August 1, 2022
The Resident and Associate Society (RAS) Advocacy and Issues Committee hosts the annual RAS Symposium at the American College of Surgeons (ACS) Clinical Congress. During the meeting, RAS members and invited guests rigorously evaluate the trends and challenges that affect surgical trainees and practicing surgeons.
This year’s symposium, which takes place Sunday, October 16, during this year’s Clinical Congress in San Diego, CA, will explore the promise and perils of electronic health records (EHRs), which transformed the routine practice of contemporary surgical care and had a considerable impact on surgical education.
Herein we present the background and ideas that will shape what we anticipate will be a lively debate at the RAS Symposium.
Physicians have maintained records of patients’ medical care for thousands of years.1 The current standardized, modern form of recording medical information began in the 20th century.1 The EHR was developed first in the US in 1972 at the Regenstrief Institute.1 At that time, automation of these records was limited, and the cost was prohibitive for the wide adoption of the EHR. In the late 20th and early 21st century, electronics became more affordable, along with a push from the federal government to add computers to medical practices.2 In 2009, the American Recovery and Reinvestment Act provided both funding and incentives to medical systems that adopted EHRs.2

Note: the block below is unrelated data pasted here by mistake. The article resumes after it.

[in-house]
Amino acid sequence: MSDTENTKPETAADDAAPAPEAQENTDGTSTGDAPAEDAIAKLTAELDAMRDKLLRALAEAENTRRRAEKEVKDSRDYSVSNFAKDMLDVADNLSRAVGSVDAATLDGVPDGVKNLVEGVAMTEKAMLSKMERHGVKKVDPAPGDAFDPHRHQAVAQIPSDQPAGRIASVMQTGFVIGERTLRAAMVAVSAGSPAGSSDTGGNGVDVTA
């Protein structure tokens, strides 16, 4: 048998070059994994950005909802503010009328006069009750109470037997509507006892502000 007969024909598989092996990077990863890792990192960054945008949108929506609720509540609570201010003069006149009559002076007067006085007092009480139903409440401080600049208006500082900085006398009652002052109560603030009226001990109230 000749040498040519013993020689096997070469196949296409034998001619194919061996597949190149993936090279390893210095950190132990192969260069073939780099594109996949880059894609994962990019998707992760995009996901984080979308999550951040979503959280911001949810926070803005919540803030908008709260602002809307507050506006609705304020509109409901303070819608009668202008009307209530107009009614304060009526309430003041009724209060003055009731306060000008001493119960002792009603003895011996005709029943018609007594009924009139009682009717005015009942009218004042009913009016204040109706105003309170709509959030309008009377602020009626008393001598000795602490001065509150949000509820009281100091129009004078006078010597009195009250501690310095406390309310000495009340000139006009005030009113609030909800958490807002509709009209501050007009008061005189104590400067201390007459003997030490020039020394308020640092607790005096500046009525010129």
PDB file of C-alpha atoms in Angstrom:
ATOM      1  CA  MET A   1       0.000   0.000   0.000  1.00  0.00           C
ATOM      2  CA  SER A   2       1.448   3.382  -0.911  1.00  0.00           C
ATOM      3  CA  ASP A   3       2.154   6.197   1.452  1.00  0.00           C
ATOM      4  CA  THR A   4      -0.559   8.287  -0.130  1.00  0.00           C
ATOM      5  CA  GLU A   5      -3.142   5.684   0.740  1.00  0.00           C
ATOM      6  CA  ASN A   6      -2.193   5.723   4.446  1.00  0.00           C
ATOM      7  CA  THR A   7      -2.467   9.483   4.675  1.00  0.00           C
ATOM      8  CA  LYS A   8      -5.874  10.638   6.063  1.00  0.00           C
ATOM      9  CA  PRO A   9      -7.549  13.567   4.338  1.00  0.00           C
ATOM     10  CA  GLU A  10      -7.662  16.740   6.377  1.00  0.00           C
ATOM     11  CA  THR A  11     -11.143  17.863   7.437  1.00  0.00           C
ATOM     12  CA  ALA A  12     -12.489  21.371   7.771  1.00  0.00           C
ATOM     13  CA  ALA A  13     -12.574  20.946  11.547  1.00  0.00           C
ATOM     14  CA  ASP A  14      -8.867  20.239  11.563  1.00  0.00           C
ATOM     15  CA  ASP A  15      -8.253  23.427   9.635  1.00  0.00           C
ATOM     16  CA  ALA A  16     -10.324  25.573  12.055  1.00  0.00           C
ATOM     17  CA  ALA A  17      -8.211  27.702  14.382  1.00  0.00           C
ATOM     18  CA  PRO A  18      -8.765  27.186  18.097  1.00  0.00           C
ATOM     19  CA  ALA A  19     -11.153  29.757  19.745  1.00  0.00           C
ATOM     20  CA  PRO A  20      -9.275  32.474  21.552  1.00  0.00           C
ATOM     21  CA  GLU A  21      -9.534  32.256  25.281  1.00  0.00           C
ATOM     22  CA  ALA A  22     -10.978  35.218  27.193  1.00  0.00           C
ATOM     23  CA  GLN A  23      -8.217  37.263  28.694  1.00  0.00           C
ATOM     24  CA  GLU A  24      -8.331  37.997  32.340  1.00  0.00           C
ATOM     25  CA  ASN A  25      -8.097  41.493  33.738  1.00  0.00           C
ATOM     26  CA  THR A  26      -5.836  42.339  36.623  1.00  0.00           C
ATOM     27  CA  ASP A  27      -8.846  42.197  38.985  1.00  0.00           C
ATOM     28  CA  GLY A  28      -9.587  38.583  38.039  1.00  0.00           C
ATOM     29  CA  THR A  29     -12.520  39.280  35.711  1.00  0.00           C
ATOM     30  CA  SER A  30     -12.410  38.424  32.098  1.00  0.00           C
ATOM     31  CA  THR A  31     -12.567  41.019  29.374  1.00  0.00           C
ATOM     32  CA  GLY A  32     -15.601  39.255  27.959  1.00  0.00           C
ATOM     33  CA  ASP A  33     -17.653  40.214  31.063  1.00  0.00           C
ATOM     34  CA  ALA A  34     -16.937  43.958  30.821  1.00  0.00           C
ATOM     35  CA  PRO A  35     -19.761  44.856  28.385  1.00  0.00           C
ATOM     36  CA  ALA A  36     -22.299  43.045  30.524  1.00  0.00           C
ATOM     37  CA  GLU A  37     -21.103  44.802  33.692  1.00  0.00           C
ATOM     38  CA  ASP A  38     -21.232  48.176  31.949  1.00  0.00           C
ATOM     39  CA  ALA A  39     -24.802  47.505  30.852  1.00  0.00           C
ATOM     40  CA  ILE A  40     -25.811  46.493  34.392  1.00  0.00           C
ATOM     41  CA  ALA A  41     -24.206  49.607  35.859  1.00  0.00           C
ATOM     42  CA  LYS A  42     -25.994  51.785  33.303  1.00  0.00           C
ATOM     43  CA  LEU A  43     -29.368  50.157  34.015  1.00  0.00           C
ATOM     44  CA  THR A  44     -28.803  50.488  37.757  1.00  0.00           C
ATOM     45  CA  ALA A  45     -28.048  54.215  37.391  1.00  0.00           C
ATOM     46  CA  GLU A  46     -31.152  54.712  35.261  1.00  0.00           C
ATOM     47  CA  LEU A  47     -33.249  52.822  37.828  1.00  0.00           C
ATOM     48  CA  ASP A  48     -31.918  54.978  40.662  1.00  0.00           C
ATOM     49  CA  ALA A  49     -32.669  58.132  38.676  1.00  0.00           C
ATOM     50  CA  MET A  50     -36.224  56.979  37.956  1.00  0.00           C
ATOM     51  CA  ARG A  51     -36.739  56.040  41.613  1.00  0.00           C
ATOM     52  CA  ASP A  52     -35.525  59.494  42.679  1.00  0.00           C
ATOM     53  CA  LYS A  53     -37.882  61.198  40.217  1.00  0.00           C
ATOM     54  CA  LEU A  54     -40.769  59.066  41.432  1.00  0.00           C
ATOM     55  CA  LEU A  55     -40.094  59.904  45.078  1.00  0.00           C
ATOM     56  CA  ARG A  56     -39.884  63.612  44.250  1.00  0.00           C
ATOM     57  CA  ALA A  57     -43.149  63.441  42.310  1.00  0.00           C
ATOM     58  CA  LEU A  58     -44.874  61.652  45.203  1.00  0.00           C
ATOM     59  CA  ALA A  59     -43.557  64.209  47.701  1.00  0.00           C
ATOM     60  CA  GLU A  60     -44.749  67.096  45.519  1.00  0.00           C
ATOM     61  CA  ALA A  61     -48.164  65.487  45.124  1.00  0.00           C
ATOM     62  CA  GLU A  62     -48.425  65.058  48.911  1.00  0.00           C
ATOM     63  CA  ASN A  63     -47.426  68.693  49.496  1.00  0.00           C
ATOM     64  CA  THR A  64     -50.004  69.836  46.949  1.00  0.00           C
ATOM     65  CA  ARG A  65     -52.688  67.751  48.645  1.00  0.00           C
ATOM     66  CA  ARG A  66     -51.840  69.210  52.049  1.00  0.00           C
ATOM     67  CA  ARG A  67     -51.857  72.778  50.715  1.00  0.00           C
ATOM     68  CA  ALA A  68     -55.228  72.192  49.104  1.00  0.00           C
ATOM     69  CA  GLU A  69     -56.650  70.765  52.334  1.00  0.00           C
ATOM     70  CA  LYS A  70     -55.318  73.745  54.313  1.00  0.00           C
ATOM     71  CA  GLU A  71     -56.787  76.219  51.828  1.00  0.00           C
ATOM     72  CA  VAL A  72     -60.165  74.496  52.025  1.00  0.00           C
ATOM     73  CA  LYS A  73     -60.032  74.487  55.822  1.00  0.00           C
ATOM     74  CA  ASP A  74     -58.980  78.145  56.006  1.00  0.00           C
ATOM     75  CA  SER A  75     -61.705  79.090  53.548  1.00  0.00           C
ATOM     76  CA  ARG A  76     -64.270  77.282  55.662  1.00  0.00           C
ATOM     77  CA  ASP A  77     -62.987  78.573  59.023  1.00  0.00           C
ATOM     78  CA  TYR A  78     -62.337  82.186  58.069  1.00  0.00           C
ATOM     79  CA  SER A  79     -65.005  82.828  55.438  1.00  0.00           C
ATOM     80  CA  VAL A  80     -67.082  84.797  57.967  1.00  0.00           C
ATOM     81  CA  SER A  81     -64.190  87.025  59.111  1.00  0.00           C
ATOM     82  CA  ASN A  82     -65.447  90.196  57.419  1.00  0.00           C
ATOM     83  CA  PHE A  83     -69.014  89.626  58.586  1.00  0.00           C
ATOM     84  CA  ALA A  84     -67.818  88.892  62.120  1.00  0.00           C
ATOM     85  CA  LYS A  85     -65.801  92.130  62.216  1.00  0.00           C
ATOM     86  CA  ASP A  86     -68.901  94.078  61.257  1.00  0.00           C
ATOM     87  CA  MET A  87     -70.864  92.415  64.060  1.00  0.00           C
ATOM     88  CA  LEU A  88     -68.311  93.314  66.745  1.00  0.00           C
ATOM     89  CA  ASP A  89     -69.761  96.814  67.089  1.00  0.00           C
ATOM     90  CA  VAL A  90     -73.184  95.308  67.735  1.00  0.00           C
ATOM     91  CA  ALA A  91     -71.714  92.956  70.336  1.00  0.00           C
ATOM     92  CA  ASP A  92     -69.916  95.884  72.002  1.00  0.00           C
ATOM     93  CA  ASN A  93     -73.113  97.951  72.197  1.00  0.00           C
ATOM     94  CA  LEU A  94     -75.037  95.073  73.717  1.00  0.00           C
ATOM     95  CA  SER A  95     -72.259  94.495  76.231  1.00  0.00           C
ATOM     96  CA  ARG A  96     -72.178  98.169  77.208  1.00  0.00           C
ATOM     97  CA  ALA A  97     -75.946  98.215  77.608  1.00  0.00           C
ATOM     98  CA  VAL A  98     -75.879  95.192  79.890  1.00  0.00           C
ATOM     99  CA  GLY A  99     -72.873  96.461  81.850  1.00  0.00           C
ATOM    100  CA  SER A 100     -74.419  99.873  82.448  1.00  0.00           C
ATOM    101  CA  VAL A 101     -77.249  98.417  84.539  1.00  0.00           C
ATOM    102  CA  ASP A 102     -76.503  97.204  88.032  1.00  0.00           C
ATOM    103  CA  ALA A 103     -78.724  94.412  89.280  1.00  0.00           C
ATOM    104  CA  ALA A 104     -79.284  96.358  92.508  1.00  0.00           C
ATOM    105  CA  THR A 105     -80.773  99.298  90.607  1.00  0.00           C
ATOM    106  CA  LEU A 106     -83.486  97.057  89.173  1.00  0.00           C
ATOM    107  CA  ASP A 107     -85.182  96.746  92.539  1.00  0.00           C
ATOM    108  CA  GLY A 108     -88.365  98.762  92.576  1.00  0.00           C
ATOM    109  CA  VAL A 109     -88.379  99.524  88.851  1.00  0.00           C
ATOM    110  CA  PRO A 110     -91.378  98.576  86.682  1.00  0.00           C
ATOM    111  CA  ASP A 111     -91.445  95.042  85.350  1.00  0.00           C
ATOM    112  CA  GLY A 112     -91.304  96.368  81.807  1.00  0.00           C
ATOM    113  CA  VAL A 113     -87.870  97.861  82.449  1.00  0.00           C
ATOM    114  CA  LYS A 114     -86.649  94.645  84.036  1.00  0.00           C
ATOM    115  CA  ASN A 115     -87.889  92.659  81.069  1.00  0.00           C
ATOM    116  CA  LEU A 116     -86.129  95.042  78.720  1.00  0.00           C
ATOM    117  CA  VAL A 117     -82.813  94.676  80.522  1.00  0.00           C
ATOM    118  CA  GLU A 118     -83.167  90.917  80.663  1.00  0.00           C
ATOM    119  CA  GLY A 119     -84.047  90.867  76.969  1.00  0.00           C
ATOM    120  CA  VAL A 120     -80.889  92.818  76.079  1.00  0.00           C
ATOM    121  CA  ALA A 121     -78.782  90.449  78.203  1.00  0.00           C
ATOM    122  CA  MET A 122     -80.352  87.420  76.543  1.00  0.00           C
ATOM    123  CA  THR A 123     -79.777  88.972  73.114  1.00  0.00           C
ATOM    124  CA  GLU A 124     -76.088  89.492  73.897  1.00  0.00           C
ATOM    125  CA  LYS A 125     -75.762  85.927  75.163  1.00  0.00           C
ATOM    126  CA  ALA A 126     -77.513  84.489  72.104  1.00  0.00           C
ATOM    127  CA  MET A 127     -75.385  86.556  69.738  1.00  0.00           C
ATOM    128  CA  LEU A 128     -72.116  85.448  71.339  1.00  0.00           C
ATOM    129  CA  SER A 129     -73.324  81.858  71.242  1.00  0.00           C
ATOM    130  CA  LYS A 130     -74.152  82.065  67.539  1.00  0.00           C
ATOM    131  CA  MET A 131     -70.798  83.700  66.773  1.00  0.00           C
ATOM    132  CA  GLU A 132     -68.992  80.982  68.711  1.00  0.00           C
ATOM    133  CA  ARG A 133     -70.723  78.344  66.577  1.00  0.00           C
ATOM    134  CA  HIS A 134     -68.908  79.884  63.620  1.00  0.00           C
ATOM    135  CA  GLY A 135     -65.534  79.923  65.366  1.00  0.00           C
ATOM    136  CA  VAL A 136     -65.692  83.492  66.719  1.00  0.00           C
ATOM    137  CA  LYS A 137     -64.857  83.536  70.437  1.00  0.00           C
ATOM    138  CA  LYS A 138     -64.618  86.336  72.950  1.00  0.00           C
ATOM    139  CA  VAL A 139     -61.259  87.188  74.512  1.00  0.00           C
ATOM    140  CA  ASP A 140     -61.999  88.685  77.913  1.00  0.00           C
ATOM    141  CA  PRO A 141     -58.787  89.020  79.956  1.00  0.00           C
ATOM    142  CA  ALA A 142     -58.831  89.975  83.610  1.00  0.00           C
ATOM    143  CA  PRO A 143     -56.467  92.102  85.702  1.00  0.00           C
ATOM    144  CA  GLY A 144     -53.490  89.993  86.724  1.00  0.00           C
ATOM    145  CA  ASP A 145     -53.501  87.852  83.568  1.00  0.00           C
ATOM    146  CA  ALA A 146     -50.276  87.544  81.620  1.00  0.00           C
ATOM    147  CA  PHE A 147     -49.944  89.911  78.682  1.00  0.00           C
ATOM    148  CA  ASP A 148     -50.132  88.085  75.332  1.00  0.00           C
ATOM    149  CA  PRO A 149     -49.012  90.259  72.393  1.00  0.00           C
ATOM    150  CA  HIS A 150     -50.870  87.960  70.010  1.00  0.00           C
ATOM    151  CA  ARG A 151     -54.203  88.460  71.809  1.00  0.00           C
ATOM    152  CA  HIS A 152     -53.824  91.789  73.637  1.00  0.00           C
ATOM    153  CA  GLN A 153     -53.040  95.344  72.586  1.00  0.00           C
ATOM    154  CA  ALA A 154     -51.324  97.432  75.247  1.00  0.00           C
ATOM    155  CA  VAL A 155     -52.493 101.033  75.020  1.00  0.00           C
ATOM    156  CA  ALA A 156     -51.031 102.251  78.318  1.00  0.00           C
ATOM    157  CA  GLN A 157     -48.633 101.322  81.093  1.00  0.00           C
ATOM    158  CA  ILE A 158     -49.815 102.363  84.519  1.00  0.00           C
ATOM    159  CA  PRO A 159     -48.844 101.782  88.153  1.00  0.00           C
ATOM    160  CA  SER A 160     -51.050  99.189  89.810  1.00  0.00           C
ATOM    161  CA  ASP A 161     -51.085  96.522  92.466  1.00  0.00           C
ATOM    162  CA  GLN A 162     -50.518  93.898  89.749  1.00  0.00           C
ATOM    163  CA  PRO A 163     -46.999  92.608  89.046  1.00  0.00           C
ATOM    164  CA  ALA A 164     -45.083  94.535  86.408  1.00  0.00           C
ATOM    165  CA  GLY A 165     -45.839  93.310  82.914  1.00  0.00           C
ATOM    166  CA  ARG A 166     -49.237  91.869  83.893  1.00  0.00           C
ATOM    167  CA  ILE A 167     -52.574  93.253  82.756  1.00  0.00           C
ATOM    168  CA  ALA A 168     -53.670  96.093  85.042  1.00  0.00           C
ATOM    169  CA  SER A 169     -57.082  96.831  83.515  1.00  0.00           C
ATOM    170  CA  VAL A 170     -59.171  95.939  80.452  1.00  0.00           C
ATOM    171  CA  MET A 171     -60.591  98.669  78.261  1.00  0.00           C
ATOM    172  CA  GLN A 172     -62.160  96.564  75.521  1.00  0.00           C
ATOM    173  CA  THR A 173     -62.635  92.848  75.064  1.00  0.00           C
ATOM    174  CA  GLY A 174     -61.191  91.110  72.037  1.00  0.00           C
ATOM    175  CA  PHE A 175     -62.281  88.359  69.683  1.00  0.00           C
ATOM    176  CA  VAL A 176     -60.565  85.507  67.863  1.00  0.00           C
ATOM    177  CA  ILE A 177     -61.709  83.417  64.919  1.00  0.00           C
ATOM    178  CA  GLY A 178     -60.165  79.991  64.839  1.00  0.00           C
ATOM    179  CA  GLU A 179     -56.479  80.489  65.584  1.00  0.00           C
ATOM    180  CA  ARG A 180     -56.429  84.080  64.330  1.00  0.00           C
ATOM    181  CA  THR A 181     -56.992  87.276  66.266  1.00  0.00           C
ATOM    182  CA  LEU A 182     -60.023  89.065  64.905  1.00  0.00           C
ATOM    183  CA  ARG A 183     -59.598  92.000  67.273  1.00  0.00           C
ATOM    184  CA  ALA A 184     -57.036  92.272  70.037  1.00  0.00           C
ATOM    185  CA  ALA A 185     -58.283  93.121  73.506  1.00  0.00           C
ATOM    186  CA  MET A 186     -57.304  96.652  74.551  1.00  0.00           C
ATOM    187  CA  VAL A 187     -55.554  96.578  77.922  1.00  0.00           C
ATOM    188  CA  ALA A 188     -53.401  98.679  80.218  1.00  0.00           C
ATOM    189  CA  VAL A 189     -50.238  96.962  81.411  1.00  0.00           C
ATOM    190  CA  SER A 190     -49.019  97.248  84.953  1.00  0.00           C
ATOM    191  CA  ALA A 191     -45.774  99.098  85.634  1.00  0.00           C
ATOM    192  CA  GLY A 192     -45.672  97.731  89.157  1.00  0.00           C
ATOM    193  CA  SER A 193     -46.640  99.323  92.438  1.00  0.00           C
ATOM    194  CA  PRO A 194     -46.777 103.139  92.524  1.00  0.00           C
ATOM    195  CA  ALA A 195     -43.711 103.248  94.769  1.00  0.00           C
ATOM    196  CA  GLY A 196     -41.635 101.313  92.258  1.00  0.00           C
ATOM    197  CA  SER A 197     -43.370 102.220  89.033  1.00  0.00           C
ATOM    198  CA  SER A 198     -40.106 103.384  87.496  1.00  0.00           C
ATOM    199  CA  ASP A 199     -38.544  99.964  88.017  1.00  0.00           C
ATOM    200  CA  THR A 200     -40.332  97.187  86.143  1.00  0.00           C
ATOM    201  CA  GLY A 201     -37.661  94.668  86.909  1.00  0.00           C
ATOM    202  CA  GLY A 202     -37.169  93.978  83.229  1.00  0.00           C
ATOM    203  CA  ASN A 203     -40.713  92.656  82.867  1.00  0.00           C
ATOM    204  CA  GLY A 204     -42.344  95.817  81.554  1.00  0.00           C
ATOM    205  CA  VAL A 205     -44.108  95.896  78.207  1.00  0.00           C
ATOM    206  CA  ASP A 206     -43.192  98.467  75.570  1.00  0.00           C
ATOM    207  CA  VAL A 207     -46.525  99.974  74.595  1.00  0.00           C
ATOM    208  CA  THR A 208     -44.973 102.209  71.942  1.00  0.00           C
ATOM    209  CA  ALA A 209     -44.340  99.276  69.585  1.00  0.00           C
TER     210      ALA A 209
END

When initially conceived, the EHR sought to modernize the practice of medicine by enabling physicians and patients to have consistent and seamless access to an individual’s medical history across all encounters. For researchers, it also provided large data banks to study patient outcomes and shape the future of medicine on a large scale. In theory, the EHR was supposed to be a secure, efficient, electronic version of a paper chart with a few extra benefits, such as streamlining and standardizing care. In many ways this goal has been achieved, with quick access to clinical information via smartphones and tablets, improved communication between members of the healthcare team and, as seen during the COVID-19 pandemic, the expansion of telehealth and patient EHR portals.